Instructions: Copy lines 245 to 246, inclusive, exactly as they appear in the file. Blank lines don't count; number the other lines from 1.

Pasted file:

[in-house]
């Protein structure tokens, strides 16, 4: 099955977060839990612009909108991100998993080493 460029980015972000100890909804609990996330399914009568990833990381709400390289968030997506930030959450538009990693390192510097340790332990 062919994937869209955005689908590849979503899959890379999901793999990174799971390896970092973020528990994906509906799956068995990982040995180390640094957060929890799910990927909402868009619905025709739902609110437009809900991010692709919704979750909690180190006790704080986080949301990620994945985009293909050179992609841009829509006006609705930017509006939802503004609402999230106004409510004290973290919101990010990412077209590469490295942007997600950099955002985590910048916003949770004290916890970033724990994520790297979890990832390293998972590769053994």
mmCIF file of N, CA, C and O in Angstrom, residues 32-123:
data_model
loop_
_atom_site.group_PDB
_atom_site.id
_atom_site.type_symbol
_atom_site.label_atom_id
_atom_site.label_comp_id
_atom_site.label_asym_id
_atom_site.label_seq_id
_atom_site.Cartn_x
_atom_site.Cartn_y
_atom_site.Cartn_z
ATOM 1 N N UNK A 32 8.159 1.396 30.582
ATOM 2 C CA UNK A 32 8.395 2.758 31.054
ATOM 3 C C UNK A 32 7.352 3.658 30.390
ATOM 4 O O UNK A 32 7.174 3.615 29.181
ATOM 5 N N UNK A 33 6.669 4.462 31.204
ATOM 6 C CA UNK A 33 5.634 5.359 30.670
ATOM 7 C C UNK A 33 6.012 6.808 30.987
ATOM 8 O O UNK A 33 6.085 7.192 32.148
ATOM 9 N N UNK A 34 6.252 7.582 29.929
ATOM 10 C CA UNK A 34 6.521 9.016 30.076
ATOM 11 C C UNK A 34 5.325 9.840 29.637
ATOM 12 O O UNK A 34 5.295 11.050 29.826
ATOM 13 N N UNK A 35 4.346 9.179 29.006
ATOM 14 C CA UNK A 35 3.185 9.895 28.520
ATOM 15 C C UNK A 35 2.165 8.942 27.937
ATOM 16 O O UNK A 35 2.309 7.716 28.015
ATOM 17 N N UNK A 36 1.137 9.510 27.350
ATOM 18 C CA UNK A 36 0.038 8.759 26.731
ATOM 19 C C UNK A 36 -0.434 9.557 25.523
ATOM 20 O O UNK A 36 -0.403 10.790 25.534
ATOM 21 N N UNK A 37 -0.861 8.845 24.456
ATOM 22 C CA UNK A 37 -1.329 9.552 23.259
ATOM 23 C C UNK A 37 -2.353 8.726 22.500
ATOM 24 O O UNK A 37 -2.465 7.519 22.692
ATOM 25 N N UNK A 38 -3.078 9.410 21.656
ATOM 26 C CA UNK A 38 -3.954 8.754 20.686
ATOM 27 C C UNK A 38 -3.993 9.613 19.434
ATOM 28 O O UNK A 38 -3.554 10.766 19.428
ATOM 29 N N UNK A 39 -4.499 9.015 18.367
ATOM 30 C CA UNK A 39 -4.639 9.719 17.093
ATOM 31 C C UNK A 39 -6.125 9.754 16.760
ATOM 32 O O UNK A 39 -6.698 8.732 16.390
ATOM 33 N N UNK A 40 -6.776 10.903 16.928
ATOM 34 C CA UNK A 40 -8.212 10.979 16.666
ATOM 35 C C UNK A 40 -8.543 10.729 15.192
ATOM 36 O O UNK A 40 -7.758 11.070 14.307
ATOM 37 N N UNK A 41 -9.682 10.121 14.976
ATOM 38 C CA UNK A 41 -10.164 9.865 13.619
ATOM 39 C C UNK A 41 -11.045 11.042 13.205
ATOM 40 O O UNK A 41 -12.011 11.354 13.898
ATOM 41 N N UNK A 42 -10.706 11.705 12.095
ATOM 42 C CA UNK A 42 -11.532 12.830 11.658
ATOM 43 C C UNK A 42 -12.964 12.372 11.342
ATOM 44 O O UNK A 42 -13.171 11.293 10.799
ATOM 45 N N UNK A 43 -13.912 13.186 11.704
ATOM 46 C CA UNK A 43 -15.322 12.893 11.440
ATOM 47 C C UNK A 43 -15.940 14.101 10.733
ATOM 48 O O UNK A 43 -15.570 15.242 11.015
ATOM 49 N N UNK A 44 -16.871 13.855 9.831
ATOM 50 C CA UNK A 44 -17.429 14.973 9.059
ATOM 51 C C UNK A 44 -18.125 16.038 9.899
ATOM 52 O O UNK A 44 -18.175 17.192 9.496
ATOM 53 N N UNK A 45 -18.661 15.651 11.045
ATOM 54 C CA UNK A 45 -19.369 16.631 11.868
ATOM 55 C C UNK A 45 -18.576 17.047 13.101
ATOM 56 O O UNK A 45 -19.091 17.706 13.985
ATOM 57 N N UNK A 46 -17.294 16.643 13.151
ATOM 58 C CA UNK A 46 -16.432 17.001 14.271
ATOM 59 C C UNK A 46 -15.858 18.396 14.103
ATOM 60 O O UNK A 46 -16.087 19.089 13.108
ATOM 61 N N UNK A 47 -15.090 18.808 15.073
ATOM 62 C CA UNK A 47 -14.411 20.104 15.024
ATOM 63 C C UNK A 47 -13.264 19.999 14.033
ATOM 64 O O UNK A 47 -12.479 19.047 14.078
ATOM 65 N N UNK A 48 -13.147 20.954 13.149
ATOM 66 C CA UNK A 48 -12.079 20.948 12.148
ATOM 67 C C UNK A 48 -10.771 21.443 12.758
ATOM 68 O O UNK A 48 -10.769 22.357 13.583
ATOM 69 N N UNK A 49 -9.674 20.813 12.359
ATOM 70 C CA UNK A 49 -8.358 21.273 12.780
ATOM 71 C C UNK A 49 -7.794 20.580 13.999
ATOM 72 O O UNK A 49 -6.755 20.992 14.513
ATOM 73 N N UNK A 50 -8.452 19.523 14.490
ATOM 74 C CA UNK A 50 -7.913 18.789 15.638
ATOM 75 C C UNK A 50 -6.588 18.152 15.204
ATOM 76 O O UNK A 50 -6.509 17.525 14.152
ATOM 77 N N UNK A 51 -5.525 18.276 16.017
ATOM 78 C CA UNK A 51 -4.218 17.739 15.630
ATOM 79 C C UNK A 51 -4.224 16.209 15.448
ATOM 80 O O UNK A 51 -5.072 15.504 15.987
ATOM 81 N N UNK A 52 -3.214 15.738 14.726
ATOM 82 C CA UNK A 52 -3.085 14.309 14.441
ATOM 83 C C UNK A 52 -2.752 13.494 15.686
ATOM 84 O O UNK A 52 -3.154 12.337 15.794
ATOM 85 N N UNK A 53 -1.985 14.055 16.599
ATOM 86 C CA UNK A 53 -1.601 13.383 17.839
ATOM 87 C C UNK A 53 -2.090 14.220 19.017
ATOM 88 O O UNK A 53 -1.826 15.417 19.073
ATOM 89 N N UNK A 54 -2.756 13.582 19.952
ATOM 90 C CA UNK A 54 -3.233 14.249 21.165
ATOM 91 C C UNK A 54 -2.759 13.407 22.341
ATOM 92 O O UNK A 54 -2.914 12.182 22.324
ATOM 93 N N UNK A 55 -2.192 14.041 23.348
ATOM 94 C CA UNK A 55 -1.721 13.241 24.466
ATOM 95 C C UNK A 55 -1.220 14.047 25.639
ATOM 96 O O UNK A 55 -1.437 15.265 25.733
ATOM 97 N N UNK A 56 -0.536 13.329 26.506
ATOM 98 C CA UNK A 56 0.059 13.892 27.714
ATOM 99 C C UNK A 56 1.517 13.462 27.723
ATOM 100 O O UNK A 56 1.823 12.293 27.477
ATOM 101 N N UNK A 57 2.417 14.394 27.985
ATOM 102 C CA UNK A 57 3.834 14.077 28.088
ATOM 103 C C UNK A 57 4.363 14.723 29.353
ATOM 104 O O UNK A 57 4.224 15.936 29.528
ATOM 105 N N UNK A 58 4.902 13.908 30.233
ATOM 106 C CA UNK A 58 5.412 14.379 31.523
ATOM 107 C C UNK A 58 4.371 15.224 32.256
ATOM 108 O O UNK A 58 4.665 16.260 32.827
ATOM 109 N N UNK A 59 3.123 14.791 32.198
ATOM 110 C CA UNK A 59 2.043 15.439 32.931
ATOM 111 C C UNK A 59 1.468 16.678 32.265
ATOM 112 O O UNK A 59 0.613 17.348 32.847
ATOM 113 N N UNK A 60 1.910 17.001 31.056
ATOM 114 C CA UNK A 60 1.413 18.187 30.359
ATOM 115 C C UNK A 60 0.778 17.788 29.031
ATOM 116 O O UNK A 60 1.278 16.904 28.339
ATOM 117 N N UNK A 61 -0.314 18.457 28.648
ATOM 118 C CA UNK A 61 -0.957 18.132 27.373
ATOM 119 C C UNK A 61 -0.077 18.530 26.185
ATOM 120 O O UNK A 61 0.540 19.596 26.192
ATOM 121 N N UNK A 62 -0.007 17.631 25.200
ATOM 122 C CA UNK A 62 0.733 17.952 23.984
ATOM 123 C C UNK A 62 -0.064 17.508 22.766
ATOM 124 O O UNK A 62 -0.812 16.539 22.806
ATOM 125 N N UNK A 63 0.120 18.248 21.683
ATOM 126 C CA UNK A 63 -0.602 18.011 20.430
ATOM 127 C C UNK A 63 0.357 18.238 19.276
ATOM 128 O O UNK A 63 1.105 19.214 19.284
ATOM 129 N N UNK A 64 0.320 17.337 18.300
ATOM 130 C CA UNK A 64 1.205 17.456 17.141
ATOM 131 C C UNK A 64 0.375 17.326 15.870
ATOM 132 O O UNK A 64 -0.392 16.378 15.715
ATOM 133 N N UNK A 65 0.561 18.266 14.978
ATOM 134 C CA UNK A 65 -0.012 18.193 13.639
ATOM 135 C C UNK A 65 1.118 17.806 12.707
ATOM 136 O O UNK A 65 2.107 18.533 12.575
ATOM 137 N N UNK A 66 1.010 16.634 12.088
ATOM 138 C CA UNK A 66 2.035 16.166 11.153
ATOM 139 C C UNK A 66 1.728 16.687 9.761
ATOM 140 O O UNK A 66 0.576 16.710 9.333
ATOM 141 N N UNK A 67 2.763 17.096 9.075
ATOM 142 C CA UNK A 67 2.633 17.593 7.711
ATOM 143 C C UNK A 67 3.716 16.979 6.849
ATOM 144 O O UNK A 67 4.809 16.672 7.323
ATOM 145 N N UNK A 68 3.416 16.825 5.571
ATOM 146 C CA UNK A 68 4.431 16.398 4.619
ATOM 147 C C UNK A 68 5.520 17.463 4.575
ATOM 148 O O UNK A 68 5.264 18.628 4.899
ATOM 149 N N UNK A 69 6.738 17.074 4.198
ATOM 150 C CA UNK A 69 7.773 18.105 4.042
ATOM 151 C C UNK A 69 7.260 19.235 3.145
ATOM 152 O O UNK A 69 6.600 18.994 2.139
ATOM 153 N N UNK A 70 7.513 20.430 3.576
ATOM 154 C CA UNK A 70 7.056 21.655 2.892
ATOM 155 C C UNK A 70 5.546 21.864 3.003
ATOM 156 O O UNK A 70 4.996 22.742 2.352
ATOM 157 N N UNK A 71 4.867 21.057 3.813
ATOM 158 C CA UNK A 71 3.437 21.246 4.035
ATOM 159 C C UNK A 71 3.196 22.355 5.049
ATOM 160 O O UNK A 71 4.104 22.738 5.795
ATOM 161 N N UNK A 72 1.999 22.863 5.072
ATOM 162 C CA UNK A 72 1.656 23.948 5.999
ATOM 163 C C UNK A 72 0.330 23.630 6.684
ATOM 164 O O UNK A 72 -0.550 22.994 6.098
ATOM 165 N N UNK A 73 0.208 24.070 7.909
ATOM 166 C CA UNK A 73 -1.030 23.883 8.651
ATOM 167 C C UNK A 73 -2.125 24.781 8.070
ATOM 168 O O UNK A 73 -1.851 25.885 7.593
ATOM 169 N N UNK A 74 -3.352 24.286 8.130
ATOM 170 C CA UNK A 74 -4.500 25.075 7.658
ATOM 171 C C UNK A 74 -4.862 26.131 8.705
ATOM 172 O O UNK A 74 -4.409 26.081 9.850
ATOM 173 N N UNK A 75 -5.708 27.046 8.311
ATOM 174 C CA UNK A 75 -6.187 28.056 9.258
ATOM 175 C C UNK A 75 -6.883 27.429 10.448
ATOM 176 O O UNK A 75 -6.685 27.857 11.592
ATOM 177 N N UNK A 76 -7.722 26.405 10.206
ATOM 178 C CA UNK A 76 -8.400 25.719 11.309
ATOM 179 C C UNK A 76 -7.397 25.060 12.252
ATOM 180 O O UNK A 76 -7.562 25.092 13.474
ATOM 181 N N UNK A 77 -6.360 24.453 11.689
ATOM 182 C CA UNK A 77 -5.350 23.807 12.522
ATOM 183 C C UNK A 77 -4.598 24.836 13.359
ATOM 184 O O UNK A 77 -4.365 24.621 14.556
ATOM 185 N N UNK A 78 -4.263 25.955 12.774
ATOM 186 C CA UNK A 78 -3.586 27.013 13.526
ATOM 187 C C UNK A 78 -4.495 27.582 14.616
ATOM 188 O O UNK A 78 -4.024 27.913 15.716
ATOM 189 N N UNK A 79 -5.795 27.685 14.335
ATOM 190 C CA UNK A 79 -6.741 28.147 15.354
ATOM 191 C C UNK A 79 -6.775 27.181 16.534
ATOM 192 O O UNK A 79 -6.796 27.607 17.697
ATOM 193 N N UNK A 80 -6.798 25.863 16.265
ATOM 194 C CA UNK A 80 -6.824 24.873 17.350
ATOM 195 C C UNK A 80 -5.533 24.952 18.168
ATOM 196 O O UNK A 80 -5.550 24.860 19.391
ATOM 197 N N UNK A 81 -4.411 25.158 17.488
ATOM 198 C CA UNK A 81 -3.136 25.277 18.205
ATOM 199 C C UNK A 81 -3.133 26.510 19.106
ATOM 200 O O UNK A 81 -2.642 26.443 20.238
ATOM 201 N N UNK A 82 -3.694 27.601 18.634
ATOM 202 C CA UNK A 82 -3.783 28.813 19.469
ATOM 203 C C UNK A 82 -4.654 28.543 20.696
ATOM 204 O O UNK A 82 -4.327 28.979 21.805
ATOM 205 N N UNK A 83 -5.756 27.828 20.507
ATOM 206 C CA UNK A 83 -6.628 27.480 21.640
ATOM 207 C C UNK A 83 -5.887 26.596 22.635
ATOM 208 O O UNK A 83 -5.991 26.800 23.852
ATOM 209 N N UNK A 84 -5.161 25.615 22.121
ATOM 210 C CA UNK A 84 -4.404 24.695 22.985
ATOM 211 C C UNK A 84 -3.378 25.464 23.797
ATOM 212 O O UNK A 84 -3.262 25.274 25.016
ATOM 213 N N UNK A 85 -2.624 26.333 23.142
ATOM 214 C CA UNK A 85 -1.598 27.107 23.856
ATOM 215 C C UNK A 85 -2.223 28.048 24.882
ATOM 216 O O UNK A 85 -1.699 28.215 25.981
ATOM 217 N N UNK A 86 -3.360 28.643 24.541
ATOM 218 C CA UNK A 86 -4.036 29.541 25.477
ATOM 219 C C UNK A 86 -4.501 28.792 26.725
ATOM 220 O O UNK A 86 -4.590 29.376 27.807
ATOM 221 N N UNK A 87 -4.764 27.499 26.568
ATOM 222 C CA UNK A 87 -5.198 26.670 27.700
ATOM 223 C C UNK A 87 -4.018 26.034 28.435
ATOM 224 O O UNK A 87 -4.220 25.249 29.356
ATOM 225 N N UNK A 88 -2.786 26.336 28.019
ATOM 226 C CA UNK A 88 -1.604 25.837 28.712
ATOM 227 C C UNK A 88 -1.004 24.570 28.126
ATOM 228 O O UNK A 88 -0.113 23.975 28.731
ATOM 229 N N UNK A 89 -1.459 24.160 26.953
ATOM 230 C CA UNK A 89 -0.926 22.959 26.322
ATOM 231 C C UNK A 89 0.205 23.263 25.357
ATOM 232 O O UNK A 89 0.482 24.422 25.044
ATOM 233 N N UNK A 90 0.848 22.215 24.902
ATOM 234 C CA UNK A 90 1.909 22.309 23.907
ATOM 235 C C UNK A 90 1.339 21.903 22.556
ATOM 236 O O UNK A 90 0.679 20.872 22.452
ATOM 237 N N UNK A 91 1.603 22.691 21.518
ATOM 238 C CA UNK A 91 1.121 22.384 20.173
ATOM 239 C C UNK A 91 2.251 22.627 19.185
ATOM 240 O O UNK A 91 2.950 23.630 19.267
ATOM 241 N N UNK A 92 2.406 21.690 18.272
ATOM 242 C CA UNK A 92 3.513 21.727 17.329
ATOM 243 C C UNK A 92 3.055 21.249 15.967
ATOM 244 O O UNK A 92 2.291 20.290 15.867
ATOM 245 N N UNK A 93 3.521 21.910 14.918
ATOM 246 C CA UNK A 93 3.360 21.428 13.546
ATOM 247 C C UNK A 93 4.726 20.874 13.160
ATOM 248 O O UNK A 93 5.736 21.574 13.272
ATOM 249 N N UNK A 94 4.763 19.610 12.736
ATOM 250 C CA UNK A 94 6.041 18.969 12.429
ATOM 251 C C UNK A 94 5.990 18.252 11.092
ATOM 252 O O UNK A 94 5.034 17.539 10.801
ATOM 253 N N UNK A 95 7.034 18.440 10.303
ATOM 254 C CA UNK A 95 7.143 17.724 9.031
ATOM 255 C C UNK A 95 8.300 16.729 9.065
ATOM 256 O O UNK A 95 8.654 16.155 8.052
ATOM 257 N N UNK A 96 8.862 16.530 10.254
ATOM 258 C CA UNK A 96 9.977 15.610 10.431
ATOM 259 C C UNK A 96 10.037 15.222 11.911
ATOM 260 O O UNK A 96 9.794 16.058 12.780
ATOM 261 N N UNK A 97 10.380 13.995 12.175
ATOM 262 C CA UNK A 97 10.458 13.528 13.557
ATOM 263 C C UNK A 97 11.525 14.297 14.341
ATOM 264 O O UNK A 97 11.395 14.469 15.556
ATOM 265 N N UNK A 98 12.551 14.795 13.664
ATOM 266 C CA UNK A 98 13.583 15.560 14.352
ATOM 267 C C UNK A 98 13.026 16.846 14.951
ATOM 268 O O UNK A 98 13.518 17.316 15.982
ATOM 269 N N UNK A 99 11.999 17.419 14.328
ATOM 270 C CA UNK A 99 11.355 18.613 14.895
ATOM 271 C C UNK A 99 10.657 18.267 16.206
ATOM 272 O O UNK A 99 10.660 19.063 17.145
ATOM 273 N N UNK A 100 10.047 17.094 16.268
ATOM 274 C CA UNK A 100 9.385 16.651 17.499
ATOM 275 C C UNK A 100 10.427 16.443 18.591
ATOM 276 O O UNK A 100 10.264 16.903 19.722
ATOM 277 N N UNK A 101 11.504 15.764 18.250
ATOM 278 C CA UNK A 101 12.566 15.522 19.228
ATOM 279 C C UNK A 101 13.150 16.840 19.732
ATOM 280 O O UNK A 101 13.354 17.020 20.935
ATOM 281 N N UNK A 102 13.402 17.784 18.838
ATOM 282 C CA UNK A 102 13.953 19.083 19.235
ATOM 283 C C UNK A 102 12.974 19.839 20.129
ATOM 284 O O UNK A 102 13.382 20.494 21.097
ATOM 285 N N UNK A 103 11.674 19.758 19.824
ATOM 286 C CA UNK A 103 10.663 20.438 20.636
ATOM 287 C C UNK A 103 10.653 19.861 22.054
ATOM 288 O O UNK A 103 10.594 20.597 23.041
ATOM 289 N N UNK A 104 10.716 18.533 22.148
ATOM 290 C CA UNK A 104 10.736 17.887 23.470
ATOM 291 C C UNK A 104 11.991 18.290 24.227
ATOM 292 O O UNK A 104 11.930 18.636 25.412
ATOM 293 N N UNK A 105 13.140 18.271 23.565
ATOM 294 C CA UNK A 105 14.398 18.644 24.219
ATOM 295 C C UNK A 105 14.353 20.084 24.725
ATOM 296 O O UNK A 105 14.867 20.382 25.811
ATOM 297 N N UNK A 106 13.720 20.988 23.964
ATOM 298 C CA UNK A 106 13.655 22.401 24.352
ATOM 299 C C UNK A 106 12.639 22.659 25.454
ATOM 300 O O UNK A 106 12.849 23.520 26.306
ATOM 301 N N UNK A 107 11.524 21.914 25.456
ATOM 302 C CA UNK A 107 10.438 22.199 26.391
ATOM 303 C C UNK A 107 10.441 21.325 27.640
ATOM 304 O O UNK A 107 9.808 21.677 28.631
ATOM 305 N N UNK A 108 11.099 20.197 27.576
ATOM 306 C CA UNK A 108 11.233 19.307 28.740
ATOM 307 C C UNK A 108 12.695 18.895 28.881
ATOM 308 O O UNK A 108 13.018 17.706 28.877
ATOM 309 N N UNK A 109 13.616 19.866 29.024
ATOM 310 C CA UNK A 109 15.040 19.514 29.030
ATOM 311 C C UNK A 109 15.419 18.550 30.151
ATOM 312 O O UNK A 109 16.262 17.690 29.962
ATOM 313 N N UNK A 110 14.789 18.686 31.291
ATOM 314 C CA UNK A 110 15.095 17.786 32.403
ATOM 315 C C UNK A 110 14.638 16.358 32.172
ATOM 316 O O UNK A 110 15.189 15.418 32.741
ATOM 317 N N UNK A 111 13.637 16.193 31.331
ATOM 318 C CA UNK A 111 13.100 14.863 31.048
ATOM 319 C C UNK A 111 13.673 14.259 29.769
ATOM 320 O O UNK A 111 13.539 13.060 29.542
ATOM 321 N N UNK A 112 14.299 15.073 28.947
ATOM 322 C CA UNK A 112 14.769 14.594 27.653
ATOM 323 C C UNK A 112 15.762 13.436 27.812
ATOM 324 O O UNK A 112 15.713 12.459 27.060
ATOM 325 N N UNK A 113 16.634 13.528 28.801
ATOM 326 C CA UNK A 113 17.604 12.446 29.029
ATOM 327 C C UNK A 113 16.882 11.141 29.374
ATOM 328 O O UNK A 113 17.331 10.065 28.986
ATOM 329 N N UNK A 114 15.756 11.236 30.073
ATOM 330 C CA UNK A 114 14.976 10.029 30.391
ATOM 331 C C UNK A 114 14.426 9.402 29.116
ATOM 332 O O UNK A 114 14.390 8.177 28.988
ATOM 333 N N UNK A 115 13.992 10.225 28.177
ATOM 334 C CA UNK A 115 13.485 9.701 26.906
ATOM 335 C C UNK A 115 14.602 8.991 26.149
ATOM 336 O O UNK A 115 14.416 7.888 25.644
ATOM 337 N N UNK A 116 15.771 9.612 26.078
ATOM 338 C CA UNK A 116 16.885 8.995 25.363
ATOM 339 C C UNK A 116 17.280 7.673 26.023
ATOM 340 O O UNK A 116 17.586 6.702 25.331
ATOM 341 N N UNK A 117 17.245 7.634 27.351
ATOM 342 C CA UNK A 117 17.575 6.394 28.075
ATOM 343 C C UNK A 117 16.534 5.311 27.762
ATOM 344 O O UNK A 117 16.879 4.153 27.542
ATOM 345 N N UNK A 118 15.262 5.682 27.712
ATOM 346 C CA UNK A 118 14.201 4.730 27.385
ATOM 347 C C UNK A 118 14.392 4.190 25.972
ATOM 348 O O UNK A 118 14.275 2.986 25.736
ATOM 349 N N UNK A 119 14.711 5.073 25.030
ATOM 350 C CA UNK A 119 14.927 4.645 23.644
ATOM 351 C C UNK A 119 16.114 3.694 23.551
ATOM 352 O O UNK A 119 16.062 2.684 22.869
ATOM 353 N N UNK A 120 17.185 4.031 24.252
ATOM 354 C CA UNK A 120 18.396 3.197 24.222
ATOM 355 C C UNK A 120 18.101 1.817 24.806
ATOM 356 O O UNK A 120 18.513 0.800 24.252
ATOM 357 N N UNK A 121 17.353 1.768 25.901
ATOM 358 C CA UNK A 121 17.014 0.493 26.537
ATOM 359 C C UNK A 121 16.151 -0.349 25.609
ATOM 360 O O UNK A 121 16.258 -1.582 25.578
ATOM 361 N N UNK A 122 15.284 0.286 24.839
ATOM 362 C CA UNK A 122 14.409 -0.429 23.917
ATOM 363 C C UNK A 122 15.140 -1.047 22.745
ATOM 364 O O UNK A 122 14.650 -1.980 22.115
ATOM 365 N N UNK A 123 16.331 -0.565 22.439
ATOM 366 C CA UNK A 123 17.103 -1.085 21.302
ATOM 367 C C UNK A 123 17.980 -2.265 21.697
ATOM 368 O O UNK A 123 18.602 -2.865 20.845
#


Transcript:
ATOM 230 C CA UNK A 89 -0.926 22.959 26.322
ATOM 231 C C UNK A 89 0.205 23.263 25.357